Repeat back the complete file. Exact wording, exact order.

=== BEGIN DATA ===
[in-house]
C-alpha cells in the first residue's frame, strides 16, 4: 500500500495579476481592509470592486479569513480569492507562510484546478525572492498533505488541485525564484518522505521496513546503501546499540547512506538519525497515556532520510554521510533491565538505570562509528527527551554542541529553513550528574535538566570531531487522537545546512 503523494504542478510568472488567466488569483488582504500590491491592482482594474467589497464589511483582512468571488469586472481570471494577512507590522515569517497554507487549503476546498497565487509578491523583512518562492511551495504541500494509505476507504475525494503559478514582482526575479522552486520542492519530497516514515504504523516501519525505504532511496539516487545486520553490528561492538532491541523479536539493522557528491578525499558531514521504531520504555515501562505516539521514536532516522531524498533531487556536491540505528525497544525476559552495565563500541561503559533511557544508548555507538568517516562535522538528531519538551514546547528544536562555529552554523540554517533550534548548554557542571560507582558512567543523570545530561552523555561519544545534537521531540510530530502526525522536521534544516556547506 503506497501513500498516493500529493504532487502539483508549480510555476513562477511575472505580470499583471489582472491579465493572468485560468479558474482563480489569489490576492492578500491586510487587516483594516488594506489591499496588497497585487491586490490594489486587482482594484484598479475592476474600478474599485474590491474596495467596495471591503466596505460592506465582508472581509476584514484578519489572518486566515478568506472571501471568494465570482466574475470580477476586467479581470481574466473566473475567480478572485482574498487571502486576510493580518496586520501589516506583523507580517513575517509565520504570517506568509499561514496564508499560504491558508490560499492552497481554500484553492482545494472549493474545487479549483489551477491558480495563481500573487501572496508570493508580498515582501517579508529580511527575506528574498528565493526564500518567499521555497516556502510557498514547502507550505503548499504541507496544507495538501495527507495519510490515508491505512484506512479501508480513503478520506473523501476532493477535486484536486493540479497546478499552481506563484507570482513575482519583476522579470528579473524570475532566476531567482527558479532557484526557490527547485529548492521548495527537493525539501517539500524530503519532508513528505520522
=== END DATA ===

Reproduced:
[in-house]
C-alpha cells in the first residue's frame, strides 16, 4: 500500500495579476481592509470592486479569513480569492507562510484546478525572492498533505488541485525564484518522505521496513546503501546499540547512506538519525497515556532520510554521510533491565538505570562509528527527551554542541529553513550528574535538566570531531487522537545546512 503523494504542478510568472488567466488569483488582504500590491491592482482594474467589497464589511483582512468571488469586472481570471494577512507590522515569517497554507487549503476546498497565487509578491523583512518562492511551495504541500494509505476507504475525494503559478514582482526575479522552486520542492519530497516514515504504523516501519525505504532511496539516487545486520553490528561492538532491541523479536539493522557528491578525499558531514521504531520504555515501562505516539521514536532516522531524498533531487556536491540505528525497544525476559552495565563500541561503559533511557544508548555507538568517516562535522538528531519538551514546547528544536562555529552554523540554517533550534548548554557542571560507582558512567543523570545530561552523555561519544545534537521531540510530530502526525522536521534544516556547506 503506497501513500498516493500529493504532487502539483508549480510555476513562477511575472505580470499583471489582472491579465493572468485560468479558474482563480489569489490576492492578500491586510487587516483594516488594506489591499496588497497585487491586490490594489486587482482594484484598479475592476474600478474599485474590491474596495467596495471591503466596505460592506465582508472581509476584514484578519489572518486566515478568506472571501471568494465570482466574475470580477476586467479581470481574466473566473475567480478572485482574498487571502486576510493580518496586520501589516506583523507580517513575517509565520504570517506568509499561514496564508499560504491558508490560499492552497481554500484553492482545494472549493474545487479549483489551477491558480495563481500573487501572496508570493508580498515582501517579508529580511527575506528574498528565493526564500518567499521555497516556502510557498514547502507550505503548499504541507496544507495538501495527507495519510490515508491505512484506512479501508480513503478520506473523501476532493477535486484536486493540479497546478499552481506563484507570482513575482519583476522579470528579473524570475532566476531567482527558479532557484526557490527547485529548492521548495527537493525539501517539500524530503519532508513528505520522